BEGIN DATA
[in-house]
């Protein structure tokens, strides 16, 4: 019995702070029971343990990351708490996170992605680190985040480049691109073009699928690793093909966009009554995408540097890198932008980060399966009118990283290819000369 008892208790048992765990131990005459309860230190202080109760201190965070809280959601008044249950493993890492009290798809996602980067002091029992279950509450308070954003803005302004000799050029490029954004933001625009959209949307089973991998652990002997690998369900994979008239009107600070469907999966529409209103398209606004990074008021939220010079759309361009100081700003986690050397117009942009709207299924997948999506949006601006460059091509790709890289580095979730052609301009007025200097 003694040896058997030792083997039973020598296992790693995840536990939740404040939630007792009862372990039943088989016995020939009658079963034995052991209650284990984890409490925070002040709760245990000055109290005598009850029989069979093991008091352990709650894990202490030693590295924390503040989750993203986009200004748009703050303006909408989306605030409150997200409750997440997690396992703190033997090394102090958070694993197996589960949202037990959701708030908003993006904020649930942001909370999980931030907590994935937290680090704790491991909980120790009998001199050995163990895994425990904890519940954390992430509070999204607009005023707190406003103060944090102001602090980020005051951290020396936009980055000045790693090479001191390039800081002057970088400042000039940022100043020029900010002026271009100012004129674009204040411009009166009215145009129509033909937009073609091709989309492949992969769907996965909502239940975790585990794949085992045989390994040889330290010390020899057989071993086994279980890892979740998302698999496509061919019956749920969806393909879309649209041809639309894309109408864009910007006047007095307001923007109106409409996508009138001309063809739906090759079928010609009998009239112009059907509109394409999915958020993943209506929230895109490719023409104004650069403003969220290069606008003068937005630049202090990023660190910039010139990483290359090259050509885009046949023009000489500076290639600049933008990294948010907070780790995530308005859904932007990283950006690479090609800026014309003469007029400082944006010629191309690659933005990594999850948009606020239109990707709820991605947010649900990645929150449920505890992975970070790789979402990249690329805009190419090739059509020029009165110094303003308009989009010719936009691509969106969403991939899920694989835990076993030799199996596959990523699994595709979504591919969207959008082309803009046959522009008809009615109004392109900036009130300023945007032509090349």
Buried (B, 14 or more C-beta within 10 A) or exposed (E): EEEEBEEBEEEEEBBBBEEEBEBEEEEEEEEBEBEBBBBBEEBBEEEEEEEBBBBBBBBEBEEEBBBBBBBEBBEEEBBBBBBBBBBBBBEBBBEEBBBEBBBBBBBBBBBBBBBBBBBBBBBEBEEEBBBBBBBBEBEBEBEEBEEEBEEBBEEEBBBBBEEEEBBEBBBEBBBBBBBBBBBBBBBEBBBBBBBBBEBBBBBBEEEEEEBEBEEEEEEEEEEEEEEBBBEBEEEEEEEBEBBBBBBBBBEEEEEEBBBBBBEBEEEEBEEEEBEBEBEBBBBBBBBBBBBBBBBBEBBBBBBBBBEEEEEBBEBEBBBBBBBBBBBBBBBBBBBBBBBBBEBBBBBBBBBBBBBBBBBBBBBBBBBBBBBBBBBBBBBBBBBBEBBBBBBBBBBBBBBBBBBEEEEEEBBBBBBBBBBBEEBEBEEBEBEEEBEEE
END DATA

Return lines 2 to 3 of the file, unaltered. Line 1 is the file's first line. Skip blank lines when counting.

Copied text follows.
């Protein structure tokens, strides 16, 4: 019995702070029971343990990351708490996170992605680190985040480049691109073009699928690793093909966009009554995408540097890198932008980060399966009118990283290819000369 008892208790048992765990131990005459309860230190202080109760201190965070809280959601008044249950493993890492009290798809996602980067002091029992279950509450308070954003803005302004000799050029490029954004933001625009959209949307089973991998652990002997690998369900994979008239009107600070469907999966529409209103398209606004990074008021939220010079759309361009100081700003986690050397117009942009709207299924997948999506949006601006460059091509790709890289580095979730052609301009007025200097 003694040896058997030792083997039973020598296992790693995840536990939740404040939630007792009862372990039943088989016995020939009658079963034995052991209650284990984890409490925070002040709760245990000055109290005598009850029989069979093991008091352990709650894990202490030693590295924390503040989750993203986009200004748009703050303006909408989306605030409150997200409750997440997690396992703190033997090394102090958070694993197996589960949202037990959701708030908003993006904020649930942001909370999980931030907590994935937290680090704790491991909980120790009998001199050995163990895994425990904890519940954390992430509070999204607009005023707190406003103060944090102001602090980020005051951290020396936009980055000045790693090479001191390039800081002057970088400042000039940022100043020029900010002026271009100012004129674009204040411009009166009215145009129509033909937009073609091709989309492949992969769907996965909502239940975790585990794949085992045989390994040889330290010390020899057989071993086994279980890892979740998302698999496509061919019956749920969806393909879309649209041809639309894309109408864009910007006047007095307001923007109106409409996508009138001309063809739906090759079928010609009998009239112009059907509109394409999915958020993943209506929230895109490719023409104004650069403003969220290069606008003068937005630049202090990023660190910039010139990483290359090259050509885009046949023009000489500076290639600049933008990294948010907070780790995530308005859904932007990283950006690479090609800026014309003469007029400082944006010629191309690659933005990594999850948009606020239109990707709820991605947010649900990645929150449920505890992975970070790789979402990249690329805009190419090739059509020029009165110094303003308009989009010719936009691509969106969403991939899920694989835990076993030799199996596959990523699994595709979504591919969207959008082309803009046959522009008809009615109004392109900036009130300023945007032509090349």
Buried (B, 14 or more C-beta within 10 A) or exposed (E): EEEEBEEBEEEEEBBBBEEEBEBEEEEEEEEBEBEBBBBBEEBBEEEEEEEBBBBBBBBEBEEEBBBBBBBEBBEEEBBBBBBBBBBBBBEBBBEEBBBEBBBBBBBBBBBBBBBBBBBBBBBEBEEEBBBBBBBBEBEBEBEEBEEEBEEBBEEEBBBBBEEEEBBEBBBEBBBBBBBBBBBBBBBEBBBBBBBBBEBBBBBBEEEEEEBEBEEEEEEEEEEEEEEBBBEBEEEEEEEBEBBBBBBBBBEEEEEEBBBBBBEBEEEEBEEEEBEBEBEBBBBBBBBBBBBBBBBBEBBBBBBBBBEEEEEBBEBEBBBBBBBBBBBBBBBBBBBBBBBBBEBBBBBBBBBBBBBBBBBBBBBBBBBBBBBBBBBBBBBBBBBBEBBBBBBBBBBBBBBBBBBEEEEEEBBBBBBBBBBBEEBEBEEBEBEEEBEEE